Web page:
(Motorsport-Total.com) – The weather held (almost) until the end, but the second free practice session of the 2023 Canadian Grand Prix, extended to 90 minutes, still featured some highlights. For example, a “major engine failure” for Haas driver Nico Hülkenberg and a technical fault for Alpine driver Esteban Ocon.
Lewis Hamilton set the fastest time in second free practice in Canada
And a surprising result: Lewis Hamilton (Mercedes) set the fastest time in Montreal (1:13.718 minutes), 0.027 seconds ahead of his teammate George Russell. Big favorite Max Verstappen (Red Bull) finished sixth, 0.424 seconds behind.
At the start of training, Verstappen complained, as often, of gearbox problems: “It’s a joke to downshift! However, it’s not unusual on Friday and has always overpowered Red Bull in time for Saturday and Sunday.
“The backlog is a bit confusing”, marvels Helmut Marko in an interview with ‘ServusTV’. “The track got a lot faster towards the end. But we had a long run there. Nevertheless: the car is too choppy. We have a lot to do.”
Mercedes’ double best time worries the Red Bull consultant: “They have become much faster.” But: “I’m afraid Ferrari are even stronger here. They came out around the same time as us. And Leclerc’s long run in particular has been very impressive.”
Third, Carlos Sainz (Ferrari / +0.126) ahead of Fernando Alonso (Aston Martin / +0.326) and Charles Leclerc (Ferrari / +0.376). Friday was particularly important for Aston Martin as owner Lawrence Stroll’s home race brings the team their biggest update of the season so far. At the end of the second practice, Alonso was still driving with pontoons painted with FloViz paint.
The long simulations are usually the most important on Friday afternoons in terms of racing. This time, however, those were rare. Verstappen was the fastest on average with the medium (1:17.6 minutes), followed closely by the two Ferraris and Alonso in the Aston Martin. There is no direct comparison time from Mercedes.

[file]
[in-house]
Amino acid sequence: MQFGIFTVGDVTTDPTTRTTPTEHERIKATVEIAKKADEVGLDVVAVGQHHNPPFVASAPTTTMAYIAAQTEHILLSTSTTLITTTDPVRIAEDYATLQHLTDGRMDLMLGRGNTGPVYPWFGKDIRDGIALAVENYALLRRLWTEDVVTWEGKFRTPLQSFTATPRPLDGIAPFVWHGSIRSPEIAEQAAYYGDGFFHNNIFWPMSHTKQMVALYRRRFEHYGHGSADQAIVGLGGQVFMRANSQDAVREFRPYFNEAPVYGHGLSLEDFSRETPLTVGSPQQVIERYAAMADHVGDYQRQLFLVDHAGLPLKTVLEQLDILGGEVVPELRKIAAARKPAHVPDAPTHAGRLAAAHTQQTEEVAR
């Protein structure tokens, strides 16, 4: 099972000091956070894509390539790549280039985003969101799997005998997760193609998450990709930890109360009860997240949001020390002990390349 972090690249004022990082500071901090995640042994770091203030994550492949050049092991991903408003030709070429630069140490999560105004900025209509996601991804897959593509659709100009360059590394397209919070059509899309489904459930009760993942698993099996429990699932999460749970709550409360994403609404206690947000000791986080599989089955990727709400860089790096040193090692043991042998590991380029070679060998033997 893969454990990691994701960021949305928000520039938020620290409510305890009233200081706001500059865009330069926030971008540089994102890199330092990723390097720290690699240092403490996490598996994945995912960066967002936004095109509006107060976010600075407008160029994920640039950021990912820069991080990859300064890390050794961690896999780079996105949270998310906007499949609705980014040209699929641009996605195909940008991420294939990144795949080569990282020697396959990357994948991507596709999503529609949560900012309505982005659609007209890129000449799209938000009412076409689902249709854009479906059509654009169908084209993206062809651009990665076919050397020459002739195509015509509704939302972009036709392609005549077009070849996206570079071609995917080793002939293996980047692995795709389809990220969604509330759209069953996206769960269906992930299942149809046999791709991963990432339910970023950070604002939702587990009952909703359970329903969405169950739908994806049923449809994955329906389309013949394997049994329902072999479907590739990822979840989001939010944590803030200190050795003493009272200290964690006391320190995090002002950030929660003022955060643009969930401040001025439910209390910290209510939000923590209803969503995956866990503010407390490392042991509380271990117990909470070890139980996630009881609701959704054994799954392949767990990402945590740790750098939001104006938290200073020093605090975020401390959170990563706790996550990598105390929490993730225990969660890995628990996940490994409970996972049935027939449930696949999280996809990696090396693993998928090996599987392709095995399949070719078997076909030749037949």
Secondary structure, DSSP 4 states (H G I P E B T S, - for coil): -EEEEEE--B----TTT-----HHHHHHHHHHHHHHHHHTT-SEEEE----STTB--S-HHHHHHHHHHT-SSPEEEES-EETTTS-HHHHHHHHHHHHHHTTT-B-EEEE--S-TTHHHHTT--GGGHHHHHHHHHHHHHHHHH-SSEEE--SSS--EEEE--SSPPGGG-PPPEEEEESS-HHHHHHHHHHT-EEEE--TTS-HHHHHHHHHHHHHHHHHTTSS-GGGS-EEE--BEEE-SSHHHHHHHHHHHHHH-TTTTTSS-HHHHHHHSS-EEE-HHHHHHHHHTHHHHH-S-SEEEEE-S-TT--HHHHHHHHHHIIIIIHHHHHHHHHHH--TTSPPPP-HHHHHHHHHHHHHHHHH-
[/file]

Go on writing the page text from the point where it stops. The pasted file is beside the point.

Verstappen doesn’t believe Mercedes is suddenly capable of winning on its own: “We didn’t have a good day and they did,” he said. “We still have a bit of work to do. The car doesn’t handle curbs and bumps very well. It’s not that bad, but we still need to polish some things. A tough session. But sometimes you just have days like that.”
And how does Mercedes assess the start? “Of course it’s nicer to be in front, but I think you shouldn’t read too much into it,” warns technical director James Allison to be careful. “We thought the rain would come a little earlier, so we did some long runs from the start. Everyone else did the opposite. So we did our qualifying laps when the track was in the best condition.”
“After his lap, George said on the radio that it was not a very good lap. We can definitely improve some things on the car before we go to qualifying,” he added. “What we can read: The car seems in good condition. But we don’t deserve positions 1 and 2 with it. We didn’t drive at the same time as the others.”
Engine failure at Hulkenberg
For Hülkenberg, the working day was over after 28 minutes. “Oh shit. I lost the engine. Out of propulsion. There’s a fire,” he said, rolling at the start and finish with his rear end smoking. His race engineer replied: “Stop and get to safety. Don’t forget to go to P1 and P0 then over there.”
Until then, Hülkenberg had completed three laps in the first practice session and eleven laps in the second practice session. His foam-covered car was quickly returned to the Haas pits, but he was unable to drive afterwards. And the session had to be interrupted for nine minutes when it resumed.
It was “a major engine failure”, reports team boss Günther Steiner on ‘ServusTV’: “A piston broke. It was the drive engine. Now the racing engine is coming. We are sending the drive engine to Maranello for analysis. I don’t know if the turbo is broken too. The electrical part should still be in good condition.”
Alpine: Another technical defect